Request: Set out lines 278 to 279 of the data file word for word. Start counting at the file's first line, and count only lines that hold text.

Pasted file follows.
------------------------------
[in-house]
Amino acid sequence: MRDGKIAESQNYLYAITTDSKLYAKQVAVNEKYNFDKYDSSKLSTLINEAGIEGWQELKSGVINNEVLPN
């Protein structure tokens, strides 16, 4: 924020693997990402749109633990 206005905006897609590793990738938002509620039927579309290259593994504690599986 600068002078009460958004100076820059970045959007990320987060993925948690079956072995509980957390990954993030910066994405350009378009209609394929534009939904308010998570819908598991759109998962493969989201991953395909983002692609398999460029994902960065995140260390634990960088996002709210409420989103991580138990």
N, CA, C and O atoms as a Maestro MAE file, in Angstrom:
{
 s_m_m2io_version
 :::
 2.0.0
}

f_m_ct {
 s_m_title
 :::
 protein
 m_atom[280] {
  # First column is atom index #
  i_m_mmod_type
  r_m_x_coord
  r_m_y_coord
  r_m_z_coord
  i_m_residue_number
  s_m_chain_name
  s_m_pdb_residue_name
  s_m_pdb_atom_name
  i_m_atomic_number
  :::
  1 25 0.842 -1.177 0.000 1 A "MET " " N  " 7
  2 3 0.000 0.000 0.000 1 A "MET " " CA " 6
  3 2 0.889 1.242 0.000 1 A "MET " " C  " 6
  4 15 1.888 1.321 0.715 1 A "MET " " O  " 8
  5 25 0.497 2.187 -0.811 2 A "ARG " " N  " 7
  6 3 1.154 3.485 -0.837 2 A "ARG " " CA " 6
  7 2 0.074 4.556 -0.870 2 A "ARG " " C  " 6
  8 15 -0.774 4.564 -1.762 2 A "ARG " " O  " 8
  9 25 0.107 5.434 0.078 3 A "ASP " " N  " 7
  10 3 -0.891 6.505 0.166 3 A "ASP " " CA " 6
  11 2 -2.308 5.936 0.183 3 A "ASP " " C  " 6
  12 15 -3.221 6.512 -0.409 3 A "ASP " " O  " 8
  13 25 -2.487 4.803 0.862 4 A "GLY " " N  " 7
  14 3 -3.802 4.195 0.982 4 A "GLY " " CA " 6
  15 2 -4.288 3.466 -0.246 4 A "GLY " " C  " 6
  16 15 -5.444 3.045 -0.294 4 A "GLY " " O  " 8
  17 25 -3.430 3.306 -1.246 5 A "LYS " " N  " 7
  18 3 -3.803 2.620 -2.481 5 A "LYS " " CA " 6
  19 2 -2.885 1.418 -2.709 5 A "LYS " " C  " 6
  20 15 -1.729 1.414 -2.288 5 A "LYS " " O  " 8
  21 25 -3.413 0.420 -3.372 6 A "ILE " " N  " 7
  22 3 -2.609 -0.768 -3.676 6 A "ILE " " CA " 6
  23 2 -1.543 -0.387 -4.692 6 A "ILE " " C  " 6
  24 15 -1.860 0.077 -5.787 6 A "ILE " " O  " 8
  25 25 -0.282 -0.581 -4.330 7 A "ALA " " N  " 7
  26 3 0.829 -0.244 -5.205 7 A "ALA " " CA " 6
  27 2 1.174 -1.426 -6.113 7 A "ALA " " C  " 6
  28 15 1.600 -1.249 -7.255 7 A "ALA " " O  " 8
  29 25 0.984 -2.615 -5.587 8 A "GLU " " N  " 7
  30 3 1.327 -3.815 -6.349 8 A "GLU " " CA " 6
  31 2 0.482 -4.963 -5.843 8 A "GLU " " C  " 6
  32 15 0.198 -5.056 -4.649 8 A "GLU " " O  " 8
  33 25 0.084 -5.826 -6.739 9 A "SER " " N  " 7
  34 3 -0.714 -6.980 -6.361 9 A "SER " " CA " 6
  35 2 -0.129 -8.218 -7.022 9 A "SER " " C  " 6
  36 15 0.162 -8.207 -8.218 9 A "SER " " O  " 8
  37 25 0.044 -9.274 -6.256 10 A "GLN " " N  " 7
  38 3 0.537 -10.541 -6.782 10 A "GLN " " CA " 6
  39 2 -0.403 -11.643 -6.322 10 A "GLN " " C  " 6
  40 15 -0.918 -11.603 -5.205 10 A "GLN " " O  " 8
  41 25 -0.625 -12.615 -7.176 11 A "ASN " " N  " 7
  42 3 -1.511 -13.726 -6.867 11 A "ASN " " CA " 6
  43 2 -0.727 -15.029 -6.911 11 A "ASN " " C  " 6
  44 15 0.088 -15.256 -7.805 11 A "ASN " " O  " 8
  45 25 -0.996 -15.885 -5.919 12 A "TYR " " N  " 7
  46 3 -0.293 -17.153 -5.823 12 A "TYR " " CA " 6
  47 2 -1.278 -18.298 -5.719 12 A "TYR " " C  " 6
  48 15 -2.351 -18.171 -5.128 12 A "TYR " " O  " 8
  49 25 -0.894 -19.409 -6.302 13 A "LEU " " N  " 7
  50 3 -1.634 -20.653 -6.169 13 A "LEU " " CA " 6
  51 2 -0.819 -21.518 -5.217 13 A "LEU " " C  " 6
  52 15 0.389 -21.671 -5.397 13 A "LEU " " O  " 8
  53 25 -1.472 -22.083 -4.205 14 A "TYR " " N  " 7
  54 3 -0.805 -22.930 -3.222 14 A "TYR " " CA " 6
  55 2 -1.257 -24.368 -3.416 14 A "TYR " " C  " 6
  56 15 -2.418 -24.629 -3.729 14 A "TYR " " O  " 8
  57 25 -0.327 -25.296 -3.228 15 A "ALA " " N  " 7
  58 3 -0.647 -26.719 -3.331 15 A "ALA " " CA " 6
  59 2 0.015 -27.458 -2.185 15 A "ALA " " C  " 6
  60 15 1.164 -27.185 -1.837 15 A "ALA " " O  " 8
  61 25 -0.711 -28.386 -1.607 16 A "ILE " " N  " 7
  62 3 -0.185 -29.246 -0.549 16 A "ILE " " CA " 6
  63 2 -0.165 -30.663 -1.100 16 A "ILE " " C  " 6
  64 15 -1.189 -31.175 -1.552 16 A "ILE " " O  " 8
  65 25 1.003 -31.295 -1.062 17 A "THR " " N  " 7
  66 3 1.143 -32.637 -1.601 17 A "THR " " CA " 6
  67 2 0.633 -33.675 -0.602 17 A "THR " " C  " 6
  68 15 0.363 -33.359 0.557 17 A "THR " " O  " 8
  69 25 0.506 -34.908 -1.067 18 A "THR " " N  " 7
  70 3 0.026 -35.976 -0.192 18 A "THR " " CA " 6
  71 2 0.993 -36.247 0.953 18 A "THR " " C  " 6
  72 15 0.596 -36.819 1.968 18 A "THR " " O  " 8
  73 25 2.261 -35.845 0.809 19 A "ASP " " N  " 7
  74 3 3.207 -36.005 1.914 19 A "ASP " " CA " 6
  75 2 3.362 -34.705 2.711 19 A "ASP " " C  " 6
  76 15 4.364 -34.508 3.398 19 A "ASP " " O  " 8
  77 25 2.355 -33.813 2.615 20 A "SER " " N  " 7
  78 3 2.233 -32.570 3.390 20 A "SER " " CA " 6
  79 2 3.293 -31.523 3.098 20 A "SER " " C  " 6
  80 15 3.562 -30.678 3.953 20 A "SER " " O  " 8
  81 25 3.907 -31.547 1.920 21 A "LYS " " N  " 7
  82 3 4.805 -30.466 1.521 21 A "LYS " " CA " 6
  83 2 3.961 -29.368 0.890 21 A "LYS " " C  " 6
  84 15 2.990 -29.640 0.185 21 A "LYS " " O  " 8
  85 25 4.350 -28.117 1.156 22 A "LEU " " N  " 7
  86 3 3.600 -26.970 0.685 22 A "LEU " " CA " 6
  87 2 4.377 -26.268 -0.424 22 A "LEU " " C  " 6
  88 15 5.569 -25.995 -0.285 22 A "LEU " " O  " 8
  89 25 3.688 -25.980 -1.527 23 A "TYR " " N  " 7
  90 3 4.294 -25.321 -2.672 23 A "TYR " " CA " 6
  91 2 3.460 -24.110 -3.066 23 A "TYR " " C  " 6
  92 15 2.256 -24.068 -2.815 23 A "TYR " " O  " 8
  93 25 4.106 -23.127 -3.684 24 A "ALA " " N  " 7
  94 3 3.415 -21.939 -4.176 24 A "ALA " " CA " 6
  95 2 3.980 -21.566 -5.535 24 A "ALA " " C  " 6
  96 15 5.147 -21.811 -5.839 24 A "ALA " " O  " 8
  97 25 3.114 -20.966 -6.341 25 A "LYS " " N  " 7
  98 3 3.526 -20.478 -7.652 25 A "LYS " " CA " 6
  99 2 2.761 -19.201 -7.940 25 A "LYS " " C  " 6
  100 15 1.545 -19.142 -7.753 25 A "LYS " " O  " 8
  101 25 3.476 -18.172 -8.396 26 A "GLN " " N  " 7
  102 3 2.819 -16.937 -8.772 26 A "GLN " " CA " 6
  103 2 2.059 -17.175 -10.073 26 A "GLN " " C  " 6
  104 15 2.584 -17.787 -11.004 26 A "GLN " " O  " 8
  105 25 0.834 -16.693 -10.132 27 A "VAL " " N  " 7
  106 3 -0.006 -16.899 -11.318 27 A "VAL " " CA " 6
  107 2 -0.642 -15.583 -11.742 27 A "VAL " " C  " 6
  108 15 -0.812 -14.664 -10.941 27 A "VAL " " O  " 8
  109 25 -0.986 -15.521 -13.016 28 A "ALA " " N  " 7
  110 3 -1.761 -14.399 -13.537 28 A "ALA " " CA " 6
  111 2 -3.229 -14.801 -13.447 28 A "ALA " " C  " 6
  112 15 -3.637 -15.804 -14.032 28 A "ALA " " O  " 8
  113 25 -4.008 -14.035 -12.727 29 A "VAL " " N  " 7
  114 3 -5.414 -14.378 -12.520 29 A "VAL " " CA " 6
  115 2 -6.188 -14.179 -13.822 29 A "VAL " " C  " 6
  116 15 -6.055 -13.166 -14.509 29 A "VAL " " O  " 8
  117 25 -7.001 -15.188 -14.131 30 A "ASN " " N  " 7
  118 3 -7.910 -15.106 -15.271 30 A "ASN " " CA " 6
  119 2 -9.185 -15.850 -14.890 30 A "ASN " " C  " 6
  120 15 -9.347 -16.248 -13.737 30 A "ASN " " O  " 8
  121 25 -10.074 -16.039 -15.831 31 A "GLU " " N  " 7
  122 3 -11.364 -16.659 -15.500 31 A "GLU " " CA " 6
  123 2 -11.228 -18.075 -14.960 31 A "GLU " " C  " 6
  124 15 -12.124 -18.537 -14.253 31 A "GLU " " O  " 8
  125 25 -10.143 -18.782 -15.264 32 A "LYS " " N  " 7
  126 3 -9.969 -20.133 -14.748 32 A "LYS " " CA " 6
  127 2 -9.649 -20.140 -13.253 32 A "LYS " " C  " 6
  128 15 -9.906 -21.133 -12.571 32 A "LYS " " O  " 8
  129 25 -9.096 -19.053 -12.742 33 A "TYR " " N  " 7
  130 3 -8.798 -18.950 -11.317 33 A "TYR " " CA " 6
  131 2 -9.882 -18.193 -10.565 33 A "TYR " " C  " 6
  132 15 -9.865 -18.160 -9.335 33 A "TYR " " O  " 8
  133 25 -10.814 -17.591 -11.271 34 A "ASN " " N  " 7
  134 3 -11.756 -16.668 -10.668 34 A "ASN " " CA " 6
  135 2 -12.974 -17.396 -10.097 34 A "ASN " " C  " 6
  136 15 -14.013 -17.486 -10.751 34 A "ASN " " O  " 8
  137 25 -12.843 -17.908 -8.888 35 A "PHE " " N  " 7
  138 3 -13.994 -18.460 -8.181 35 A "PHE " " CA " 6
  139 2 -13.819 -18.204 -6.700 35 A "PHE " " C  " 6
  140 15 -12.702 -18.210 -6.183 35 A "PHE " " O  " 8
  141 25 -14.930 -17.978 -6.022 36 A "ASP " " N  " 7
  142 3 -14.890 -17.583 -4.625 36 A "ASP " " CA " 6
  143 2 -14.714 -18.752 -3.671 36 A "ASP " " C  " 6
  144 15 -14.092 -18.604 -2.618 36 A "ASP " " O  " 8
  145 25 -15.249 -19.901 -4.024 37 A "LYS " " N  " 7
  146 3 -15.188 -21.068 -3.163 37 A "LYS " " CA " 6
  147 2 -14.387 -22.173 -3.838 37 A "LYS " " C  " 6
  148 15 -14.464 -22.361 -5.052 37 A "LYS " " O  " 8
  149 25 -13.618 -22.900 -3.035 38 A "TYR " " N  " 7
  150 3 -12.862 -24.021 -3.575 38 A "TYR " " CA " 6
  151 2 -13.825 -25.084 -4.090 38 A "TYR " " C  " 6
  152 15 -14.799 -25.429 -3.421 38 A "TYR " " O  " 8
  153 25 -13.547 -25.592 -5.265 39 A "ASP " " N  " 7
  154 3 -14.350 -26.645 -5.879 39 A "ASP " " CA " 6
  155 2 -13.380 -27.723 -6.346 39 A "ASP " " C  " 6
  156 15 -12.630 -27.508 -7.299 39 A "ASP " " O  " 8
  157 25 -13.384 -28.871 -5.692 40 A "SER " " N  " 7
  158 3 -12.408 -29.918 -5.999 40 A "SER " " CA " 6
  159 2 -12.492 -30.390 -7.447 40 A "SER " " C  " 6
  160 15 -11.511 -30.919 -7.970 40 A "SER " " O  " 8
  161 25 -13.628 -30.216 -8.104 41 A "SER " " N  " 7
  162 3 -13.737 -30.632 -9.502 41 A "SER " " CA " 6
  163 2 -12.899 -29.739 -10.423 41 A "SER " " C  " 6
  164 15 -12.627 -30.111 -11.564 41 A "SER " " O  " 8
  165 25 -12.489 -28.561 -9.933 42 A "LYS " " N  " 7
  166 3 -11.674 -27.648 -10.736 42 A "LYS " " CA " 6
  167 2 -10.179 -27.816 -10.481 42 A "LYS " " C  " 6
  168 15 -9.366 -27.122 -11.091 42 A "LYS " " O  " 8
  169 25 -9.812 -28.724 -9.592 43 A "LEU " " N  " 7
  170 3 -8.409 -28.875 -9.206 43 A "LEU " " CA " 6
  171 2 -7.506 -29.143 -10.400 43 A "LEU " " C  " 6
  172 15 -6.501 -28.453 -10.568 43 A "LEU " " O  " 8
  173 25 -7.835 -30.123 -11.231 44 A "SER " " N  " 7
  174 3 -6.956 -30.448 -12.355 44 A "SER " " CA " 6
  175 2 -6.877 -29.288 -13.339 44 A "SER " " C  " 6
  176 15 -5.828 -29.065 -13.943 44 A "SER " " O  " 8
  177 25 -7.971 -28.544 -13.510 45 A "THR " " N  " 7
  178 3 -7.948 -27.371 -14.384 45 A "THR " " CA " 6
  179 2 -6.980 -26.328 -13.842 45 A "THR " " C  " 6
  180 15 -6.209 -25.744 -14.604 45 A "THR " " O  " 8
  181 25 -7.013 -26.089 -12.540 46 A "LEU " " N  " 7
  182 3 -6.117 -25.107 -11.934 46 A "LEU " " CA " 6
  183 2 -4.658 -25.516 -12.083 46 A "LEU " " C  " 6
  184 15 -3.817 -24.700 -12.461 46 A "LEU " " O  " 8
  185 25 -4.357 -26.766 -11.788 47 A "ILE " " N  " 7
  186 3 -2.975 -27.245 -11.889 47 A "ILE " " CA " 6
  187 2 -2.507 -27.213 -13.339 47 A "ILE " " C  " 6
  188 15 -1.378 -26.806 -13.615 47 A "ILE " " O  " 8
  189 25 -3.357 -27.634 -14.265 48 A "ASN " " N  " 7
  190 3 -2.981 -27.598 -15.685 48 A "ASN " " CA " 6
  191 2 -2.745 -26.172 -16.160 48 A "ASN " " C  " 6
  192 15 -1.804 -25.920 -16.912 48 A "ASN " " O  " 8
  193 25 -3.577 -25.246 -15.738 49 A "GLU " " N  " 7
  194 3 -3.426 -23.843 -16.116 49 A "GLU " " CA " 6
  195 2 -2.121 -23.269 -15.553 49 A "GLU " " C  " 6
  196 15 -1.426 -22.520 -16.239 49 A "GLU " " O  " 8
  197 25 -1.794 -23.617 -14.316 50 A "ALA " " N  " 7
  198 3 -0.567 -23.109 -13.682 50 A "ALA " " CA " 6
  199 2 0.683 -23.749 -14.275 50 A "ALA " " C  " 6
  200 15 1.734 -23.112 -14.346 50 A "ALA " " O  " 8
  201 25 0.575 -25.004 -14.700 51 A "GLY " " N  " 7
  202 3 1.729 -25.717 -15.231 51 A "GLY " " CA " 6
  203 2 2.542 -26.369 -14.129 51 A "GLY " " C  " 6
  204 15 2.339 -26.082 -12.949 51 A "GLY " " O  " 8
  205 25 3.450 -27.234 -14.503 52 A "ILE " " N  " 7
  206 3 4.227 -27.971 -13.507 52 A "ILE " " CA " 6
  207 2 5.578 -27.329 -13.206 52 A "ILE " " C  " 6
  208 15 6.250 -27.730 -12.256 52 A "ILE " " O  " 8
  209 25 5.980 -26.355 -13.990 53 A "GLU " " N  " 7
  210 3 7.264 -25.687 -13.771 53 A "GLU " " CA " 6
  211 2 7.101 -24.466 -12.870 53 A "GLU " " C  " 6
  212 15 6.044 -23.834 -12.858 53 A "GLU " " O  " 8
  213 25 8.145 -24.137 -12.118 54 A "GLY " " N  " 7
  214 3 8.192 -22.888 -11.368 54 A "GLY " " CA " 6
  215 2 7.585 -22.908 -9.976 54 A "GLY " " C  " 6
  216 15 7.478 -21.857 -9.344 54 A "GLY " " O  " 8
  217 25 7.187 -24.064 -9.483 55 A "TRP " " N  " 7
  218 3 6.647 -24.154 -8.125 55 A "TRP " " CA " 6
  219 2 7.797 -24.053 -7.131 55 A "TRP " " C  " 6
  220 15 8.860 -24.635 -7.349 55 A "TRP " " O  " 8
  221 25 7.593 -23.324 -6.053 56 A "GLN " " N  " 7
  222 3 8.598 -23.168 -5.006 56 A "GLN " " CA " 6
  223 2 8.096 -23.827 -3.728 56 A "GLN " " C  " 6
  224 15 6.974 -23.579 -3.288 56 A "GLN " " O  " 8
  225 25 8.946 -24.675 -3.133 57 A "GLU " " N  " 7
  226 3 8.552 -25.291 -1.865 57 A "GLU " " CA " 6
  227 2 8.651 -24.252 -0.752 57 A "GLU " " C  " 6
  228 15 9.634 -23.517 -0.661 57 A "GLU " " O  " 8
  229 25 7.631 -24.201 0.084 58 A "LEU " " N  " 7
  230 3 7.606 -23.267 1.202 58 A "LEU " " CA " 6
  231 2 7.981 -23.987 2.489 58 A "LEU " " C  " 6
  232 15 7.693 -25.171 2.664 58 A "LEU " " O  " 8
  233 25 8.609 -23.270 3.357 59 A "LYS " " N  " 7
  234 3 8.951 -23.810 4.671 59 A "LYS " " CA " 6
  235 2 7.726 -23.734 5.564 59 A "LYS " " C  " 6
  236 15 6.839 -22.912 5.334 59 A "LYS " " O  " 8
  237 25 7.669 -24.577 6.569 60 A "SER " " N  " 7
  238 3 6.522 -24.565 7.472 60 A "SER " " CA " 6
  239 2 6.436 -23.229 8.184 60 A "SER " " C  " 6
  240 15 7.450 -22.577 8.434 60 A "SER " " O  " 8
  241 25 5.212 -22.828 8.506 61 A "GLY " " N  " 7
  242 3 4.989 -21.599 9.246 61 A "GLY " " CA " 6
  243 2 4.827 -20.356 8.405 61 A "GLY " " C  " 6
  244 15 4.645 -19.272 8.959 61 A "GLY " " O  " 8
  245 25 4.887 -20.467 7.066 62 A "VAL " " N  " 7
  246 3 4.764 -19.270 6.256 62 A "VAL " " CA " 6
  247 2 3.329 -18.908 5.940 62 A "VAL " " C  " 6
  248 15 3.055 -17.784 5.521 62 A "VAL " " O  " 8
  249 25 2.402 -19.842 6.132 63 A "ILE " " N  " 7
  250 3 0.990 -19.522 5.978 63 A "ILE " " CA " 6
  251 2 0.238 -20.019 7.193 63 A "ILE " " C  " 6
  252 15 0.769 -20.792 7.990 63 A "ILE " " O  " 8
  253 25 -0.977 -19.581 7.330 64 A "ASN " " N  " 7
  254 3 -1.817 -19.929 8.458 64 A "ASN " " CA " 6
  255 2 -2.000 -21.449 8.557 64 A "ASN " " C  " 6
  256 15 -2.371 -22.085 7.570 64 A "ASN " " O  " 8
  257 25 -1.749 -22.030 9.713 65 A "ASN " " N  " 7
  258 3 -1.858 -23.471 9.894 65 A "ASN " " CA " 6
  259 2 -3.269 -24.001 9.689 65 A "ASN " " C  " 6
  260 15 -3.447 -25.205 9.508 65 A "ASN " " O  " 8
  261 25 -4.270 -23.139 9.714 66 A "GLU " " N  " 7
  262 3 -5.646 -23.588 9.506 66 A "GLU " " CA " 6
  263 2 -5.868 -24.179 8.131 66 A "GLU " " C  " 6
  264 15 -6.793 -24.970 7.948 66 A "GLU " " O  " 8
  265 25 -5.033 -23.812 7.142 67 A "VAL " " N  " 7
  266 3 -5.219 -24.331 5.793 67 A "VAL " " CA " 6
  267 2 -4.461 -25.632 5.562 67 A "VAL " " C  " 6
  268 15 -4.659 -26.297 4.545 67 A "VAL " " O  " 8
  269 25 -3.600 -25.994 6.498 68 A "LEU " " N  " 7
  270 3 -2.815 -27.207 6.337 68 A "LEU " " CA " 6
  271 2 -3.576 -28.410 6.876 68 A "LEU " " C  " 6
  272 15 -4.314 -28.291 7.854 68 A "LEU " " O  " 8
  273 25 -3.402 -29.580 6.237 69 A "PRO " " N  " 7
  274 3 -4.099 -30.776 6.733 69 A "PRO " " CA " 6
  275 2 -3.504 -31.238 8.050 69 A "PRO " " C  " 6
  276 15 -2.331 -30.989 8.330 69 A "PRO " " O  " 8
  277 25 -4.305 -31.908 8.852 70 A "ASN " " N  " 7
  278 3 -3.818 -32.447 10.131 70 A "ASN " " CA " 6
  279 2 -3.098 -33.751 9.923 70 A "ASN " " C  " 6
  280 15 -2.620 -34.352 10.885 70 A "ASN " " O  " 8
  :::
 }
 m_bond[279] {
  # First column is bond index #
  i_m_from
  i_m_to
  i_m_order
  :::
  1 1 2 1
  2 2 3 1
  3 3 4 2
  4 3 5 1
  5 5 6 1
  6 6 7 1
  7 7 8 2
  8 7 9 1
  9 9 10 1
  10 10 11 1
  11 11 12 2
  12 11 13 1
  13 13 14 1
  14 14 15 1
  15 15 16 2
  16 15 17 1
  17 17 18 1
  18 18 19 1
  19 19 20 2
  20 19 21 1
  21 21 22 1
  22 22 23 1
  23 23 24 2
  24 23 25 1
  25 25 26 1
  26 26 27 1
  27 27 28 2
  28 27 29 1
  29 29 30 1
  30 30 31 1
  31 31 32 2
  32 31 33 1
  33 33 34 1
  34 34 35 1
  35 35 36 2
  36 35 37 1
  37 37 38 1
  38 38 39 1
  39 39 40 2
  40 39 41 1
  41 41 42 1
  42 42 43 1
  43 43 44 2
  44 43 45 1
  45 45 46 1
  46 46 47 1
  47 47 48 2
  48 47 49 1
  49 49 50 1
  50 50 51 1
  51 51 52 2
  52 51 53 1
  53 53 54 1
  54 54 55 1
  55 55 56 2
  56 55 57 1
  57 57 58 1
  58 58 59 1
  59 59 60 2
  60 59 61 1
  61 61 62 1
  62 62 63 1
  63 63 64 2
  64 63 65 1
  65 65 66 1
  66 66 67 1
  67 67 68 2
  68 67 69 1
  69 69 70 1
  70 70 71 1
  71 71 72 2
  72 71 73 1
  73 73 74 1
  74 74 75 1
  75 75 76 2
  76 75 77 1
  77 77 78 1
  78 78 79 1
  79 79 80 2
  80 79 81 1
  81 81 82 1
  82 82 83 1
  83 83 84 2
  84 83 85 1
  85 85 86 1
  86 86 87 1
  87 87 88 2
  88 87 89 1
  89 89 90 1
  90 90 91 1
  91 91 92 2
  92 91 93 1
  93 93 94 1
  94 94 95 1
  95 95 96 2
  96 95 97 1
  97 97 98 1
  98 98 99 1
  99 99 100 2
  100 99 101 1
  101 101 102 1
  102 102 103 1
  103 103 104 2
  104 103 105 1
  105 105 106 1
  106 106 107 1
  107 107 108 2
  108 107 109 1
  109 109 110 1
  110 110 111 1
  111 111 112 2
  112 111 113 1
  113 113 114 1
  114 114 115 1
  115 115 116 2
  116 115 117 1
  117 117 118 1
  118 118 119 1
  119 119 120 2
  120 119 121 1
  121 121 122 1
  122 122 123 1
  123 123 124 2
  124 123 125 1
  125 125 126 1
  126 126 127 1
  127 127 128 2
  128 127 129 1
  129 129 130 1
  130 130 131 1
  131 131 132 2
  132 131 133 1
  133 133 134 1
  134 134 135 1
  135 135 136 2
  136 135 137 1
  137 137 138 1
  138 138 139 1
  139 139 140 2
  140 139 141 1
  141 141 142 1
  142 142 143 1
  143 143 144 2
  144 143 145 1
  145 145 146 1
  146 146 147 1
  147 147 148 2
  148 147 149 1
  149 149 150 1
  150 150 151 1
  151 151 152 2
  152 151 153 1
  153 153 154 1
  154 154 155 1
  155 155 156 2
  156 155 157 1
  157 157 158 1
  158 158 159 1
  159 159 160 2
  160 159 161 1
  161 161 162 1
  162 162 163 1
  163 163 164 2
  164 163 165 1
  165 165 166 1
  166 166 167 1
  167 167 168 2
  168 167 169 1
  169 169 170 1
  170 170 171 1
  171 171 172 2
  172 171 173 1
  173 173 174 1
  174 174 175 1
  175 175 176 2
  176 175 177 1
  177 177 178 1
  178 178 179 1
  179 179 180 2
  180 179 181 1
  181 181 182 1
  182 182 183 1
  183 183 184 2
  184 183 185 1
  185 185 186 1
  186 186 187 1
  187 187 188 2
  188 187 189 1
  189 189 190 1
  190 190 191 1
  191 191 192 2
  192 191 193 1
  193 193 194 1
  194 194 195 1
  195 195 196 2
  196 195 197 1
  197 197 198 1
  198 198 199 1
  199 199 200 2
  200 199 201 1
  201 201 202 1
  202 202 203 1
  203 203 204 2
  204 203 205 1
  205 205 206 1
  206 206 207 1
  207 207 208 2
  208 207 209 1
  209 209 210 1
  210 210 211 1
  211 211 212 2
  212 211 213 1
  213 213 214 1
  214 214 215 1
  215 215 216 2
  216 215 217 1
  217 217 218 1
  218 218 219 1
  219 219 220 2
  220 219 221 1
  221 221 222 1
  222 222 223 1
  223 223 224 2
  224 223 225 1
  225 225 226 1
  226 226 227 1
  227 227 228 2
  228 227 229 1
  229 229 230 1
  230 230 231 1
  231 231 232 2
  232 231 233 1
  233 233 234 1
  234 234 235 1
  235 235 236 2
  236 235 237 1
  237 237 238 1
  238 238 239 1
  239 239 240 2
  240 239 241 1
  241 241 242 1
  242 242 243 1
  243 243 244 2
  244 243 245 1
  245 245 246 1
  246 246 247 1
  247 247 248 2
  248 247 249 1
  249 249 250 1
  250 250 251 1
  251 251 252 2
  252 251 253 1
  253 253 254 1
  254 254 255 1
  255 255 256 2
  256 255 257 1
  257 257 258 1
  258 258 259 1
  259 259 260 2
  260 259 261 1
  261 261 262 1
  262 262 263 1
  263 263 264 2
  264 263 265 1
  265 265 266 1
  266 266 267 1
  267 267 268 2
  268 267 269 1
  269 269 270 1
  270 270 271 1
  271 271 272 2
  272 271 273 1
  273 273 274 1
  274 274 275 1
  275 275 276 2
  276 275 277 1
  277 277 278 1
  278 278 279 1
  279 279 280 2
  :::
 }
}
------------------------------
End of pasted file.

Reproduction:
  253 25 -0.977 -19.581 7.330 64 A "ASN " " N  " 7
  254 3 -1.817 -19.929 8.458 64 A "ASN " " CA " 6